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The Beginning
A MyLymphomaTeam Member asked a question 💭

Two plus years of difficulty breathing and multiple Urgent Care/ER Md’s telling me all labs and heart look great! “Btw heres some muscle relaxers.” Monday this past week I hyperventilated in my MDs office. She sent for a stat CT of chest and there are multiple lymph nodes that are “very large”. On tues they did an abdominal CT they had to get special approval because of too much contrast under 24 hours. It came back clear and more labs/ekg, also clear. Worked me into a Pulmonologist Weds and he… read more

posted February 8, 2020 (edited)
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A MyLymphomaTeam Member

My advice is to be a strong advocate for yourself in the healthcare system. I noticed a small 1/8 inch lump in my groin that I thought was an infected lymph node. No pain and I felt fine. I'm very active and fortunately have almost never been sick in my life. I'm 68. It took a month to get in to my internal medicine doctor and get an initial diagnosis of lymphoma. Within the next month, I got a CT scan, biopsy, and PET scan. Within two months from noticing the small lump, it had grown to 3 inches long and getting bigger. The PET scan showed extensive cancer throughout my lymph system ( 50-60 cancerous spots from my neck to my groin) plus the cancer had metastasized outside the lymphatic system and into my liver, bone marrow, and back bone. I was diagnosed with stage 4 Non-Hodgins Lymphoma, Diffuse Large B cell Lymphoma. The cancer was very aggressive and had gone from nothing to stage 4 in 2 months. My oncologist said I needed to schedule an echocardiogram and get a port surgically placed in my upper chest before chemotherapy (R-CHOP) could start. When I called about getting the port put in, the scheduler initially said I would have to wait 6 weeks. I pushed back, telling her firmly "that is not acceptable" because I will be dead by then and that an earlier date had to be found so I could start treatment ASAP. Being assertive worked. I got the echocardiogram and the port put in within 3 days and started chemo one week after my diagnosis. Fortunately, the chemo is working, the lump in my groin is gone, and my numbers are back in a normal range. I'm half way through six infusions of chemo (R-CHOP) over an 18 week course. If I had not pushed back and been assertive and advocated for myself, I might not be here now. You know your body better than anyone else. If a doctor is not listening, insist on a second opinion. Do not be afraid or hesitant to challenge any doctor. If they're worth their salt and competent, they can handle you being a strong advocate for yourself to get the care you want and need. I wish you the very best.

posted March 8
A MyLymphomaTeam Member
posted March 28
A MyLymphomaTeam Member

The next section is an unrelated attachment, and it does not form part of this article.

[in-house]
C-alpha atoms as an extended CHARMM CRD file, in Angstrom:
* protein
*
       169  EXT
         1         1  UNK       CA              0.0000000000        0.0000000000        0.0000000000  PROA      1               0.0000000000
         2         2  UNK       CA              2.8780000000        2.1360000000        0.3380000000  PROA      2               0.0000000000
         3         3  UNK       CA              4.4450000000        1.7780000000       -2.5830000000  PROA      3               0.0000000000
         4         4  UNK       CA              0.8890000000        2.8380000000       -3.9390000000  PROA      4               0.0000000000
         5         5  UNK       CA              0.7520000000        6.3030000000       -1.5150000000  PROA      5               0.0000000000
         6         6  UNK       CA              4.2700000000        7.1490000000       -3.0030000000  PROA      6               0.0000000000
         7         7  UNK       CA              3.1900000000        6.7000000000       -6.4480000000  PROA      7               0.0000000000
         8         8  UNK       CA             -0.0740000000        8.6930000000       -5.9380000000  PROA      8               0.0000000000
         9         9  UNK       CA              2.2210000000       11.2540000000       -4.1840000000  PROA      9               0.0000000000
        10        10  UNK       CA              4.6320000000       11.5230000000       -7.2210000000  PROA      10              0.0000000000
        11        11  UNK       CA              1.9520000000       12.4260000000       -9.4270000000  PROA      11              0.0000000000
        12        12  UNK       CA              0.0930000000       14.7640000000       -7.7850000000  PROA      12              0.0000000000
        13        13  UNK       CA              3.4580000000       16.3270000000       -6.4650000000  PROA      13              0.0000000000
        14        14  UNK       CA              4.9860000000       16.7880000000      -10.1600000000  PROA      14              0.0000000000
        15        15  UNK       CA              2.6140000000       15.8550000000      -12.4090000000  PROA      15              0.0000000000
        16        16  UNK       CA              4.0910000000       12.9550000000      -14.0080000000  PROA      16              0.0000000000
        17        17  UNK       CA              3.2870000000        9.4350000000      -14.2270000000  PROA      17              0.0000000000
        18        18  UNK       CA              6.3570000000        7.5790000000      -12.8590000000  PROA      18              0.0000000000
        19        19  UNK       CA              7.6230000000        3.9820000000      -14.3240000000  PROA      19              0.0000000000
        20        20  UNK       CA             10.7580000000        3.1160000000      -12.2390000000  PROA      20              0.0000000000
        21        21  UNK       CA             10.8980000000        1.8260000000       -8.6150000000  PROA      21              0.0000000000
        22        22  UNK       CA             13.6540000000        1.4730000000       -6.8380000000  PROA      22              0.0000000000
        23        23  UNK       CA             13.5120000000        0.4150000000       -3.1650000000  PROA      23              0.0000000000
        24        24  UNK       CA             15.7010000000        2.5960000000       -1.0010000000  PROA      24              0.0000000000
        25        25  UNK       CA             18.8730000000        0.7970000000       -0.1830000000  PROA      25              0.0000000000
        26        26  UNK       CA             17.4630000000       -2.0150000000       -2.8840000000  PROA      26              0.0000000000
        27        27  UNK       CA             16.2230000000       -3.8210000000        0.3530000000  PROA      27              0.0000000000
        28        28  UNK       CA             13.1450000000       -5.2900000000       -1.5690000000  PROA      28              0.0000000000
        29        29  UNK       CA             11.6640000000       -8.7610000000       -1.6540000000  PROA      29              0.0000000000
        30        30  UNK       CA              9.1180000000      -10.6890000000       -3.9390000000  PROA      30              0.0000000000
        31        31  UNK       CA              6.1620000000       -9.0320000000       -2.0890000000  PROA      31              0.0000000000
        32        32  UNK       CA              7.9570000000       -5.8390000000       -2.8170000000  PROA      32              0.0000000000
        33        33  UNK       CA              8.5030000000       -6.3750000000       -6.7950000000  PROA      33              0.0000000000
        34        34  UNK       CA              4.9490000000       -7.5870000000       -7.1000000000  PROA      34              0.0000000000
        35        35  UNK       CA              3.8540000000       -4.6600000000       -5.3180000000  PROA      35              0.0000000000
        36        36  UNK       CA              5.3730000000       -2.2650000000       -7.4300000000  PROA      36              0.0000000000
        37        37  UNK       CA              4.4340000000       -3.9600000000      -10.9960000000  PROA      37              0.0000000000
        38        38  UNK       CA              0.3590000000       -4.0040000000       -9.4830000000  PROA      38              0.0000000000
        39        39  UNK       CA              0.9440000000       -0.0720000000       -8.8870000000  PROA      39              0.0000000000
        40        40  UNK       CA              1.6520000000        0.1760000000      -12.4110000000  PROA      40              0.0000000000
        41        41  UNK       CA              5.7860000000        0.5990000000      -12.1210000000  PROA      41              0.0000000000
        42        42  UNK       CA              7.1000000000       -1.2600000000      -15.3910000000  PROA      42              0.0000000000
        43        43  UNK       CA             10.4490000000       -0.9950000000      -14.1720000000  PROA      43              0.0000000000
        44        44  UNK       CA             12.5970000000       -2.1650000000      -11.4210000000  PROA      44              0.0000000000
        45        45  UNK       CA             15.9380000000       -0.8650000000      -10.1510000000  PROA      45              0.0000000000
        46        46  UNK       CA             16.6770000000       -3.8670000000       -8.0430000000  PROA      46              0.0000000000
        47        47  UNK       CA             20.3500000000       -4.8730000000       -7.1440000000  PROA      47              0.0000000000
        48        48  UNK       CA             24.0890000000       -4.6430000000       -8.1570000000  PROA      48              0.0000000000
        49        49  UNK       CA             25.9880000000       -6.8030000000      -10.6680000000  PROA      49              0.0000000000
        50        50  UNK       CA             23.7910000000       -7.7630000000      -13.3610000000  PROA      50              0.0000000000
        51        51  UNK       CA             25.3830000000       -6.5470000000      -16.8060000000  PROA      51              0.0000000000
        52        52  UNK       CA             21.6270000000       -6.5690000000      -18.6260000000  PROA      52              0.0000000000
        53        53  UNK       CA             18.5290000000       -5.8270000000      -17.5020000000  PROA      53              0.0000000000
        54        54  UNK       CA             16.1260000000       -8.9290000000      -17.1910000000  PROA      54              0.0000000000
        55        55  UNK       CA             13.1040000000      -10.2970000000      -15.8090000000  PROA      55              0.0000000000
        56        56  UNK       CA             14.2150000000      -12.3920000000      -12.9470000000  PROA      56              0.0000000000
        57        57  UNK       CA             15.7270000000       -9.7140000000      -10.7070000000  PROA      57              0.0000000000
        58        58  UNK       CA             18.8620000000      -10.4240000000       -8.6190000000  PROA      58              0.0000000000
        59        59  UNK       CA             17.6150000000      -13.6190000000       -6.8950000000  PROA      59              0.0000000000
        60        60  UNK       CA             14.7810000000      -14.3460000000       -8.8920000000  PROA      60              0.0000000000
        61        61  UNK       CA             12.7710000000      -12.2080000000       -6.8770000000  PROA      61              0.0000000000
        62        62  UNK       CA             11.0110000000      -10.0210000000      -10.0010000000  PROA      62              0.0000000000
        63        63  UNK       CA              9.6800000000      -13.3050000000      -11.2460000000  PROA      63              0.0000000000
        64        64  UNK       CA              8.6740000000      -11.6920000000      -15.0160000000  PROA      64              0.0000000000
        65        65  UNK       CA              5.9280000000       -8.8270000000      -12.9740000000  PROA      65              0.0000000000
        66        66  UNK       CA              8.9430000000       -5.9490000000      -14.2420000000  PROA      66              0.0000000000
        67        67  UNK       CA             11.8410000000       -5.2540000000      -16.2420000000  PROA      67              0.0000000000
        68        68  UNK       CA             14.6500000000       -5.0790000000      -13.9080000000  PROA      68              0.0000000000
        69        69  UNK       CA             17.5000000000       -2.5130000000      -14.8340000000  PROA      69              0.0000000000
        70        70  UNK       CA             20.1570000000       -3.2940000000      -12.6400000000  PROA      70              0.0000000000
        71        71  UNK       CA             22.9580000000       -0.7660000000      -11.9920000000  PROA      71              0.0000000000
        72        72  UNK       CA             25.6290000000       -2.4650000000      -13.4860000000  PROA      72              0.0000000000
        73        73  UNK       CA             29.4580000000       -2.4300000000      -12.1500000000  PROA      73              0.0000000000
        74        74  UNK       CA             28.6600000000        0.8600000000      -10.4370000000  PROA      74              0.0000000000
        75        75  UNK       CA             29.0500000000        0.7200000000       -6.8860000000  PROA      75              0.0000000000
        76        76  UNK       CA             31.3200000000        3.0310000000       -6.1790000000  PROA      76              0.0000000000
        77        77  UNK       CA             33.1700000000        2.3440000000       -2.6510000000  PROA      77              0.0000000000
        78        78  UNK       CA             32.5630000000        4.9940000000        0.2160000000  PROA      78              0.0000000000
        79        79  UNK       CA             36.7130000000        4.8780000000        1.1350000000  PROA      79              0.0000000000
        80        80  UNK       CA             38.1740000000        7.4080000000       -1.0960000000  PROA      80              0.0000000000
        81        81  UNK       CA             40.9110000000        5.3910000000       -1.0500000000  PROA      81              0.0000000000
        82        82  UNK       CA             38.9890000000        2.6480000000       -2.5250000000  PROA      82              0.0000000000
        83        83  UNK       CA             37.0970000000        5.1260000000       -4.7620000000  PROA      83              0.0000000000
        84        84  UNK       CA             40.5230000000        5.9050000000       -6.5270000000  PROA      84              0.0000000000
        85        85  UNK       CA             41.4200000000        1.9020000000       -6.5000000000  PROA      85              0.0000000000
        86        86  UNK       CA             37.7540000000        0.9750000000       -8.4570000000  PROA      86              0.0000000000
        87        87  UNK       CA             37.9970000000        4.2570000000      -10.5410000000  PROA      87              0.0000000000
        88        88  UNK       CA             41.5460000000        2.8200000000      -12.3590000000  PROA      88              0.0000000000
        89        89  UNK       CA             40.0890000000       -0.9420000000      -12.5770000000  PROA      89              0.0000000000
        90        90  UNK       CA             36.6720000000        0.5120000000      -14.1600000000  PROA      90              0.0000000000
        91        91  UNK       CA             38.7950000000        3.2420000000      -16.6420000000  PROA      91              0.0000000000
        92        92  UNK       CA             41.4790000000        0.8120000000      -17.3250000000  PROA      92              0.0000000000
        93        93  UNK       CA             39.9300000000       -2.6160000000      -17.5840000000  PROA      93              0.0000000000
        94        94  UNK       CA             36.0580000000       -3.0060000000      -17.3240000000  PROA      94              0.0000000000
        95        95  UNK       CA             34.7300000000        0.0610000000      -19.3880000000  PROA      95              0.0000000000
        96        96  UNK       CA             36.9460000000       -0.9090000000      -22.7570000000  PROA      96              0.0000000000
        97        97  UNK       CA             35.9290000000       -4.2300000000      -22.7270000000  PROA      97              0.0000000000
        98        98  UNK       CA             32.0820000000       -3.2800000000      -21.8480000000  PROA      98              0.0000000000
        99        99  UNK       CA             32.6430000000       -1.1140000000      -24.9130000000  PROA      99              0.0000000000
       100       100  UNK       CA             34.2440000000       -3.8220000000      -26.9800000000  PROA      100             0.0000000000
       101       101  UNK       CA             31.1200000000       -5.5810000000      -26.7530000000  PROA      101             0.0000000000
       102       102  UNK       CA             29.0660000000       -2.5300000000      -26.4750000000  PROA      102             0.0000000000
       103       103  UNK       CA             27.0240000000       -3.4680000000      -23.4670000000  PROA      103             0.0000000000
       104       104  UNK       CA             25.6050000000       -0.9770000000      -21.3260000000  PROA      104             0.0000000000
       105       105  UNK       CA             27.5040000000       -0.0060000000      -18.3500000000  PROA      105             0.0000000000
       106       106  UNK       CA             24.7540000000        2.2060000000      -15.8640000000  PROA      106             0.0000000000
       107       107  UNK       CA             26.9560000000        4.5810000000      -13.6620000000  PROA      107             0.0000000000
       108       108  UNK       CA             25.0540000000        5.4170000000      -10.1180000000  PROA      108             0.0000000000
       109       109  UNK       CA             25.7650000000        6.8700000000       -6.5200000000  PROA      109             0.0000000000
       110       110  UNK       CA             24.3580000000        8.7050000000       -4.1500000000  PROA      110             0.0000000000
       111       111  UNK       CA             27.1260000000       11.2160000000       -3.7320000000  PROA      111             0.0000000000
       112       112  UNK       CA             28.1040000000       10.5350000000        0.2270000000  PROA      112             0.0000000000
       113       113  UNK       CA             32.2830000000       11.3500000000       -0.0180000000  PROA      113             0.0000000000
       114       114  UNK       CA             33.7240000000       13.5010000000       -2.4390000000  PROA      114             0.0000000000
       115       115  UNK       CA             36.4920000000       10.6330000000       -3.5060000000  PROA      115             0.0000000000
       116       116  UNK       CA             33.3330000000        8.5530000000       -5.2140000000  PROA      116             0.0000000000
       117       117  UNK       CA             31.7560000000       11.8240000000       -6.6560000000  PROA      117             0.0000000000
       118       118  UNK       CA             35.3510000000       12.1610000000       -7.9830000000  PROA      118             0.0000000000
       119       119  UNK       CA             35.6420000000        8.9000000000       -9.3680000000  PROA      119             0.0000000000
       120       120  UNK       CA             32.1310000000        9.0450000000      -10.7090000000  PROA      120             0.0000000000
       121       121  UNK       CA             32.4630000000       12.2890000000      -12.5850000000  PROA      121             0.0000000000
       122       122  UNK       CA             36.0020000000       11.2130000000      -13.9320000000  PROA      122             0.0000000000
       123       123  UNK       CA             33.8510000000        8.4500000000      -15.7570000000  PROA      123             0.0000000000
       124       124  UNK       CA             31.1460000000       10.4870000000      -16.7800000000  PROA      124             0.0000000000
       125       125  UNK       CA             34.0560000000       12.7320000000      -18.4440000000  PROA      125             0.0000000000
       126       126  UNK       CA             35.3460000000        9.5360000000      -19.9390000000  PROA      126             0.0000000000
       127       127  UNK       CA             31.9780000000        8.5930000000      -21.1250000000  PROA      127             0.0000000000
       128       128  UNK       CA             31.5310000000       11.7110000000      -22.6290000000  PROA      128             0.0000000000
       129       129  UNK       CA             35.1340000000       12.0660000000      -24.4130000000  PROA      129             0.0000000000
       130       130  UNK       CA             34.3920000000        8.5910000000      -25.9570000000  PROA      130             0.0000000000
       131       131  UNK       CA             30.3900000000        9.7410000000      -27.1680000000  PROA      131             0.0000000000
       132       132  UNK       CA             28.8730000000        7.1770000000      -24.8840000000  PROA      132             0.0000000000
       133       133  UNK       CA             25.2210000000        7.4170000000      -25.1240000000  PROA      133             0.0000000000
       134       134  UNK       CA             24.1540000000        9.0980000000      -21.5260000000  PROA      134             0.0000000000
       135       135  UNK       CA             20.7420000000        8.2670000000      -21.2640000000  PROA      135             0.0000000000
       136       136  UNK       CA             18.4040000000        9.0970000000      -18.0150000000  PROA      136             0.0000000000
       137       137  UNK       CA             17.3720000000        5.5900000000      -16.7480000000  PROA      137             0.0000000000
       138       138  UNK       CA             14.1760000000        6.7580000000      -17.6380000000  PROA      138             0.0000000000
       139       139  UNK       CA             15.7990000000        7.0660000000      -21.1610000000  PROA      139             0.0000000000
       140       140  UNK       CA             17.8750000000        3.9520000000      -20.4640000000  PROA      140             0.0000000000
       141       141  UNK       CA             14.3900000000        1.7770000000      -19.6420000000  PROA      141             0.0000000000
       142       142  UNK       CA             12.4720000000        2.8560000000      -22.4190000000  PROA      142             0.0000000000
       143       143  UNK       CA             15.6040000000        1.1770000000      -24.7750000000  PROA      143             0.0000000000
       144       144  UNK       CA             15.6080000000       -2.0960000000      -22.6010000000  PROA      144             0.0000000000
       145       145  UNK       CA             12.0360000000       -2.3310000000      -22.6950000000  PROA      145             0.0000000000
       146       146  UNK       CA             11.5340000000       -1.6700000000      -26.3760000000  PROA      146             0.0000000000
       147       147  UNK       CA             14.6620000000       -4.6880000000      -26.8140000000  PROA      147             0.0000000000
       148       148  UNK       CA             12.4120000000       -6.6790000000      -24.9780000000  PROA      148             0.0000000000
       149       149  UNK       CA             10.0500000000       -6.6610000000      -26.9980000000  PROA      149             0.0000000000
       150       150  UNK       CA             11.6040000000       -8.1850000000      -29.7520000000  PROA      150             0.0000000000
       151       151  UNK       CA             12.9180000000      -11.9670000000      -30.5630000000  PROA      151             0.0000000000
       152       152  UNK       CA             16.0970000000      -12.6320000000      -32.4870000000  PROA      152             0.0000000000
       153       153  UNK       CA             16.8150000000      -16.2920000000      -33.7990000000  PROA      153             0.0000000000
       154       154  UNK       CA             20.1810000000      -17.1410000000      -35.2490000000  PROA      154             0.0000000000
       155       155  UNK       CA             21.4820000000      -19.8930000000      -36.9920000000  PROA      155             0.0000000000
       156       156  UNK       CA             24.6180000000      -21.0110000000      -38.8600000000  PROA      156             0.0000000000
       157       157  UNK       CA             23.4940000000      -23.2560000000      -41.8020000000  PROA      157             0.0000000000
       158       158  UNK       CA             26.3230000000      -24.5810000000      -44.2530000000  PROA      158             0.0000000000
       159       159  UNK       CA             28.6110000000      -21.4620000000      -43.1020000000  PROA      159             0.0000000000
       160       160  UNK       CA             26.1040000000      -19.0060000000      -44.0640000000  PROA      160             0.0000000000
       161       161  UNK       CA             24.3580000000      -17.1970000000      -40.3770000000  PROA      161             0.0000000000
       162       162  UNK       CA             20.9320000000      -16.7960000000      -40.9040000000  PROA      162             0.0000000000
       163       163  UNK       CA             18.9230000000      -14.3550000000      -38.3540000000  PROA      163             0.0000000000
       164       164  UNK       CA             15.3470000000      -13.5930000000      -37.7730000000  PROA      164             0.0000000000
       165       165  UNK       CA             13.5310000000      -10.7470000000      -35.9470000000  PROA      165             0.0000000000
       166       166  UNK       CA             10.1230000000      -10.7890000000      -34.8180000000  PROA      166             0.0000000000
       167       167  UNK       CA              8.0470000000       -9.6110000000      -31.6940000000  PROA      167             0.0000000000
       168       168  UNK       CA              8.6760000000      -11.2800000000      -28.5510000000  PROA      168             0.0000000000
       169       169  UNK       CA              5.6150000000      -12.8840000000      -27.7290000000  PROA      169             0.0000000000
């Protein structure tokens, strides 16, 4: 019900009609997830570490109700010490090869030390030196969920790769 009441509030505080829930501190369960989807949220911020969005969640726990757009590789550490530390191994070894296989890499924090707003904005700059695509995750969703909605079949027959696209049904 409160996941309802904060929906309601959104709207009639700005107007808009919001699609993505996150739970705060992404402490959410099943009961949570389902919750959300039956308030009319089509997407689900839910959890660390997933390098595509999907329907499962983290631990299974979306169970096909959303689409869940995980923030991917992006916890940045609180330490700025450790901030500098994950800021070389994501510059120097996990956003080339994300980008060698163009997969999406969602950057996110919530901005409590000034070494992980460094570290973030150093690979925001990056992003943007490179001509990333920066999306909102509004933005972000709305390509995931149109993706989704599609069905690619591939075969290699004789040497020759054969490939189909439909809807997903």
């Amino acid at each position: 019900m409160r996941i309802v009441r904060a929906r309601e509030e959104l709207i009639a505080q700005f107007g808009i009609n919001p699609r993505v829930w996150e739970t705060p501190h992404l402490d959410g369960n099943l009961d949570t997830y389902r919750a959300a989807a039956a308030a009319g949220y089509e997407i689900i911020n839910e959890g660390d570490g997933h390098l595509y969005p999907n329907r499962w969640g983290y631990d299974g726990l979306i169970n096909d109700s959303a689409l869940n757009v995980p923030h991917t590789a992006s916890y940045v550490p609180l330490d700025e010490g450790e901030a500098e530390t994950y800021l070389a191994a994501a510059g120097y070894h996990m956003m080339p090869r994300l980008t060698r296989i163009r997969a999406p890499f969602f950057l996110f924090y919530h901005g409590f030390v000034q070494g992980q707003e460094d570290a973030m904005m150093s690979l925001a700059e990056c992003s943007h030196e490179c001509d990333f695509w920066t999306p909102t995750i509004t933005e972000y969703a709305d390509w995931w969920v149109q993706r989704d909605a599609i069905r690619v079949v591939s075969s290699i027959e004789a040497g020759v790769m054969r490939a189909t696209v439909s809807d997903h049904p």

Scuddles51: sometimes the biopsies do take time, especially if they have to do certain special staining techniques. Unfortunately waiting for the results feels like it's taking months. And yes it's all very unreal. For me it's been almost 2 years since I was diagnosed and treated. I'm almost back to my old self (emphases on almost and old, LOL) and hoping I'll make it to that magic 5 year mark. I hope you get there, too.

posted March 21
A MyLymphomaTeam Member

By the way, I initially found it very hard to believe I had cancer. I had no pain, felt great, was swimming and doing weights multiple times a week, and hiking. So it was a total disconnect in my head to be told I had a lymphoma when I felt fine. But as the cancer quickly progressed, I started experiencing sharp pains at different places and night sweats during the week before the final diagnosis. The pain was very severe and I had to take oxycodone during that time. It was then I decided that, if I had any hope of surviving, I had to start chemotherapy ASAP.

posted March 8
A MyLymphomaTeam Member

took 13 months of very frequent doctor visits and so very many xrays, blood draws, CTs before I was finally diagnosed with stage 4 DLBCL. I was told my biopsy results would take 3 weeks. the reason, I was told, is because there are several different tests performed on the tissue. Some of the test's results come back right away but others take time. They wait and watch the tissue to see if it changes over time like at 2 weeks and at 3 weeks. Dr. explained it better and it has been a year since he told me, but it all made sense when it was explained to me. I am told lymphoma is not so easy to diagnose at an early stage because often the symptoms are mild and people believe it is something else Non dangerous such as heartburn, feeling like you may have overdone it yesterday etc. Another thing, don't get all caught up about what stage you have. I had stage 4 and after my very first round of chemo I was positive I was going to kick it. After 6 rounds of chemo my PET scan came back, no more cancer. Just keep a positive attitude, try to eat healthy, rest and sleep when needed. Get some mild exercise.

posted January 17

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